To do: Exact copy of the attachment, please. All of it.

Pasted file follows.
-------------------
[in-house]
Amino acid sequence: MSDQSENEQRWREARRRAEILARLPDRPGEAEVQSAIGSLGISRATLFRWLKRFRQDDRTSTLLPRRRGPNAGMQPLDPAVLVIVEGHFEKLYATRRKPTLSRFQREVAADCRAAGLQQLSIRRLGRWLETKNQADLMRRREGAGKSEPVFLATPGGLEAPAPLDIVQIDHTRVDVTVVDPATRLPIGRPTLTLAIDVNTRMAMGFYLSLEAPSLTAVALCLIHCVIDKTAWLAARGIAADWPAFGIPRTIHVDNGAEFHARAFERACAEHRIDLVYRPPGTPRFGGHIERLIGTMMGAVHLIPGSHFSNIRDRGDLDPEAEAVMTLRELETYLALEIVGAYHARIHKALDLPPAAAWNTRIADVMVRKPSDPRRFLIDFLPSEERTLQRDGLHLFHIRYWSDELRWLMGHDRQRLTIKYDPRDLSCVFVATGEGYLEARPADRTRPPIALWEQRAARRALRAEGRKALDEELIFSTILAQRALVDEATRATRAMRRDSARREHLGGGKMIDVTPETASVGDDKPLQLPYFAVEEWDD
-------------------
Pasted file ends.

[in-house]
Amino acid sequence: MSDQSENEQRWREARRRAEILARLPDRPGEAEVQSAIGSLGISRATLFRWLKRFRQDDRTSTLLPRRRGPNAGMQPLDPAVLVIVEGHFEKLYATRRKPTLSRFQREVAADCRAAGLQQLSIRRLGRWLETKNQADLMRRREGAGKSEPVFLATPGGLEAPAPLDIVQIDHTRVDVTVVDPATRLPIGRPTLTLAIDVNTRMAMGFYLSLEAPSLTAVALCLIHCVIDKTAWLAARGIAADWPAFGIPRTIHVDNGAEFHARAFERACAEHRIDLVYRPPGTPRFGGHIERLIGTMMGAVHLIPGSHFSNIRDRGDLDPEAEAVMTLRELETYLALEIVGAYHARIHKALDLPPAAAWNTRIADVMVRKPSDPRRFLIDFLPSEERTLQRDGLHLFHIRYWSDELRWLMGHDRQRLTIKYDPRDLSCVFVATGEGYLEARPADRTRPPIALWEQRAARRALRAEGRKALDEELIFSTILAQRALVDEATRATRAMRRDSARREHLGGGKMIDVTPETASVGDDKPLQLPYFAVEEWDD